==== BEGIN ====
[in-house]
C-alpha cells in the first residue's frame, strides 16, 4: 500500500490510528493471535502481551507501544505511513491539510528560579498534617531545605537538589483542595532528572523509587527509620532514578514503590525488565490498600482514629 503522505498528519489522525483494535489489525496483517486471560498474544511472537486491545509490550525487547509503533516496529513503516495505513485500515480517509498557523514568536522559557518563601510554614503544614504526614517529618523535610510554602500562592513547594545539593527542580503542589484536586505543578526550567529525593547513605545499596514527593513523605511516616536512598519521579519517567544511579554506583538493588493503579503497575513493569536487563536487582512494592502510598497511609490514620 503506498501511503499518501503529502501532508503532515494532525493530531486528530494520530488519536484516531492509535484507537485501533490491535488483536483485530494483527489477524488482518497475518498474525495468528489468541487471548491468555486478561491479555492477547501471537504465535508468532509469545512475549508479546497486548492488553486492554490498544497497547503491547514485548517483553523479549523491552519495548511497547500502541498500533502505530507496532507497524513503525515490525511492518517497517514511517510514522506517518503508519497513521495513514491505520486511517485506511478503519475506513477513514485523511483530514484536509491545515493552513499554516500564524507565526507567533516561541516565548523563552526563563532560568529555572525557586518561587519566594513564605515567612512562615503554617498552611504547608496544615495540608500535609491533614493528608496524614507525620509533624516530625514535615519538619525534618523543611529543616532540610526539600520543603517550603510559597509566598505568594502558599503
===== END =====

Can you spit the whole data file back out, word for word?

[in-house]
C-alpha cells in the first residue's frame, strides 16, 4: 500500500490510528493471535502481551507501544505511513491539510528560579498534617531545605537538589483542595532528572523509587527509620532514578514503590525488565490498600482514629 503522505498528519489522525483494535489489525496483517486471560498474544511472537486491545509490550525487547509503533516496529513503516495505513485500515480517509498557523514568536522559557518563601510554614503544614504526614517529618523535610510554602500562592513547594545539593527542580503542589484536586505543578526550567529525593547513605545499596514527593513523605511516616536512598519521579519517567544511579554506583538493588493503579503497575513493569536487563536487582512494592502510598497511609490514620 503506498501511503499518501503529502501532508503532515494532525493530531486528530494520530488519536484516531492509535484507537485501533490491535488483536483485530494483527489477524488482518497475518498474525495468528489468541487471548491468555486478561491479555492477547501471537504465535508468532509469545512475549508479546497486548492488553486492554490498544497497547503491547514485548517483553523479549523491552519495548511497547500502541498500533502505530507496532507497524513503525515490525511492518517497517514511517510514522506517518503508519497513521495513514491505520486511517485506511478503519475506513477513514485523511483530514484536509491545515493552513499554516500564524507565526507567533516561541516565548523563552526563563532560568529555572525557586518561587519566594513564605515567612512562615503554617498552611504547608496544615495540608500535609491533614493528608496524614507525620509533624516530625514535615519538619525534618523543611529543616532540610526539600520543603517550603510559597509566598505568594502558599503